A vividly original literary novel based on the astounding true-life story of Laura Bridgman, the first deaf and blind person who learned language and blazed a trail for Helen Keller.
At age two, Laura Bridgman lost four of her five senses to scarlet fever. At age seven, she was taken to Perkins Institute in Boston to determine if a child so terribly afflicted could be taught. At age twelve, Charles Dickens declared her his prime interest for visiting America. And by age twenty, she was considered the nineteenth century's second most famous woman, having mastered language and charmed the world with her brilliance. Not since The Diving Bell and the Butterfly has a book proven so profoundly moving in illuminating the challenges of living in a completely unique inner world.
With Laura - by turns mischievous, temperamental, and witty - as the book's primary narrator, the fascinating kaleidoscope of characters includes the founder of Perkins Institute, Samuel Gridley Howe, with whom she was in love; his wife, the glamorous Julia Ward Howe, a renowned writer, abolitionist, and suffragist; Laura's beloved teacher, who married a missionary and died insane from syphilis; an Irish orphan with whom Laura had a tumultuous affair; Annie Sullivan; and even the young Helen Keller.
Deeply enthralling and rich with lyricism, What Is Visible chronicles the breathtaking experiment that Laura Bridgman embodied and its links to the great social, philosophical, theological, and educational changes rocking Victorian America. Given Laura's worldwide fame in the nineteenth century, it is astonishing that she has been virtually erased from history. What Is Visible will set the record straight.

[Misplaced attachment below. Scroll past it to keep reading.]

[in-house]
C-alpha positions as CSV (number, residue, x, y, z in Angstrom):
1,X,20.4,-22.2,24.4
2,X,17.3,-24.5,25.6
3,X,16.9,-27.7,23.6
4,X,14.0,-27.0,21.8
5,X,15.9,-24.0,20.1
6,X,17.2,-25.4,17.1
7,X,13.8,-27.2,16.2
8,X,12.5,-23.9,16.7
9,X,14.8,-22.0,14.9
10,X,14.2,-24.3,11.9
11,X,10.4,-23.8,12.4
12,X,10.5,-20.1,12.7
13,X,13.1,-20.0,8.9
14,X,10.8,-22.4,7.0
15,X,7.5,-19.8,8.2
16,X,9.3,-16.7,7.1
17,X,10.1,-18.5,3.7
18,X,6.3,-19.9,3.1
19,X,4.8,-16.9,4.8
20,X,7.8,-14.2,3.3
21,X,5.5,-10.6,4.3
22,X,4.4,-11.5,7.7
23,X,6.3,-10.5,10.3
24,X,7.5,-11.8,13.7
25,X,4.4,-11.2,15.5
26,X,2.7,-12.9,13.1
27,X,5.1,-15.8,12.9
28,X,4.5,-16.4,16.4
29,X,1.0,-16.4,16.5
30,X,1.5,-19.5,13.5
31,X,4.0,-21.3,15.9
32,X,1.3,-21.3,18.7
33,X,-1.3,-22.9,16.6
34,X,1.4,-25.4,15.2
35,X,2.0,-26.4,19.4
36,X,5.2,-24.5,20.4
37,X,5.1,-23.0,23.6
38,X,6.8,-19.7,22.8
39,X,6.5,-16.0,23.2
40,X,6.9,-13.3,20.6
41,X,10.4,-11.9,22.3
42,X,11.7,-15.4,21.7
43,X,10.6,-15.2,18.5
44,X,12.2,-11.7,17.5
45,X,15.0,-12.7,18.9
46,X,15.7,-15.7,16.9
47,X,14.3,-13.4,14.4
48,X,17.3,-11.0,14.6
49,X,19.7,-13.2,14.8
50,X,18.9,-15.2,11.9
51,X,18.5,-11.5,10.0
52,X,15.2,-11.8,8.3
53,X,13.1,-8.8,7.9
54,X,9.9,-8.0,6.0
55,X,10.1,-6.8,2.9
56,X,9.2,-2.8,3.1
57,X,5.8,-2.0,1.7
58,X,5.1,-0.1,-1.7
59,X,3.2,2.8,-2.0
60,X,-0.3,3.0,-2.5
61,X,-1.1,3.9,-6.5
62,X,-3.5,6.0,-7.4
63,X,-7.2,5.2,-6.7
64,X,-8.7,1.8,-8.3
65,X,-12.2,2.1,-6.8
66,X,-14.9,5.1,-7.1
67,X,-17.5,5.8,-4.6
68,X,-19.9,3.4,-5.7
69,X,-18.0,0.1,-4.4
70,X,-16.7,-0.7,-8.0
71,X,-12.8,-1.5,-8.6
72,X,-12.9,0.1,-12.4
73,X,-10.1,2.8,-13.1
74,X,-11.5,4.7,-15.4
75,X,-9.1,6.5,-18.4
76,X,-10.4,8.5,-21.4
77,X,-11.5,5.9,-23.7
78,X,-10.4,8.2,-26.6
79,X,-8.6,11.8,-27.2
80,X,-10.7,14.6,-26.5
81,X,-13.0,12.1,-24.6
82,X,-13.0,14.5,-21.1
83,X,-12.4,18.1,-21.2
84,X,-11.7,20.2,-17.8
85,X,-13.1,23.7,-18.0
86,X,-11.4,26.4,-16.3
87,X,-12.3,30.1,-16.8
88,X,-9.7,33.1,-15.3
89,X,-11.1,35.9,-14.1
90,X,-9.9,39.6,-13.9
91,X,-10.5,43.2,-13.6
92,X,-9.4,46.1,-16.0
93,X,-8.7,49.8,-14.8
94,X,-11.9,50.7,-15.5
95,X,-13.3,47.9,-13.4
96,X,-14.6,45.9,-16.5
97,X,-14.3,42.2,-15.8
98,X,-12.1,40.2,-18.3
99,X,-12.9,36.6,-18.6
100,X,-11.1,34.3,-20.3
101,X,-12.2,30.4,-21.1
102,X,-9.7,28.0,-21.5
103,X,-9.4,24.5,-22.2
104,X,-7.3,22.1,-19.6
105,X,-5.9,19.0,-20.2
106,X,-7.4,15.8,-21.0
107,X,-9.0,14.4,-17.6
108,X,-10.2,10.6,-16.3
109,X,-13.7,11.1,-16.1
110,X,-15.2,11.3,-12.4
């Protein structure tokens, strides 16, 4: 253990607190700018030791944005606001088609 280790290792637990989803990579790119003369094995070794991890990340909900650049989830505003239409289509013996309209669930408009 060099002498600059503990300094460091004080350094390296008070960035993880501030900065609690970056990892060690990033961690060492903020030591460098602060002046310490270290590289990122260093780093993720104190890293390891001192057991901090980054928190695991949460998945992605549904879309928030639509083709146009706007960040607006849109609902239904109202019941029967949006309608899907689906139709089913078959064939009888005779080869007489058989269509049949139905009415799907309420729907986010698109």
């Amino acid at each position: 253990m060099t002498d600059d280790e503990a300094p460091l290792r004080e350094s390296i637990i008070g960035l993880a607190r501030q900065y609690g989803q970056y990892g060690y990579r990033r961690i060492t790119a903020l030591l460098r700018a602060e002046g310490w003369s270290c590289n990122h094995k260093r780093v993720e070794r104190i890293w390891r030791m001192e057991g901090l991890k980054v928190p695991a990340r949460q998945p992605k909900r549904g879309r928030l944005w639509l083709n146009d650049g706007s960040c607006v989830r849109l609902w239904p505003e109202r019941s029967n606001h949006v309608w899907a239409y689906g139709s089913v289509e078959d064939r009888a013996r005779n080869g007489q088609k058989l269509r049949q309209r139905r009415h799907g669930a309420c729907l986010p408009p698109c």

How little they trot me out for show these days, and yet here I am this frigid morning, brought down from my room to meet a child, and me not out of my sickbed two weeks. They're actually calling her "the second Laura Bridgman." The second, and I'm still here! What am I supposed to do, bow down to her? Set her on my knee? I didn't like children even when I was one, and now I think them worse than dogs. I've shriveled and so they've searched for another freak in bloom to exhibit and experiment on. It's taken Perkins decades to find one pretty enough, quick enough. Well, pretty is really the important thing, or at least not too strange or looking like what she is. Not looking like what I am.
"Just talk to her," Annie Sullivan writes upon my hand. "You have so much in common." Like two in the throes of the plague might share tips and grievances? Yes, little Miss Keller and I will rattle on about our lives in our respective cells,...
What is visible here? Not only the myriad developments of a half century in American history and the whole span of a remarkable existence, but also a glimpse into how love and purpose can make any life worthwhile.
(Reviewed by Rebecca Foster).
Deafblindness is either congenital (present from birth) or acquired later in life. It can be attributed to many causes including rubella, glaucoma, cataracts, diabetic retinopathy, and premature birth. Deafblindness is not one monolithic condition; it varies in severity or completeness: some people maintain limited use of one or both senses. Both Laura Bridgman (the subject of Kimberly Elkins's What Is Visible) and Helen Keller could see and hear until the age of two, when severe illness struck.
There are many ways of communicating with the deafblind. For those with residual hearing, clear speaking or hearing aids can make a difference. For those with limited sight, lipreading, large print writing, or sign language performed in their ...
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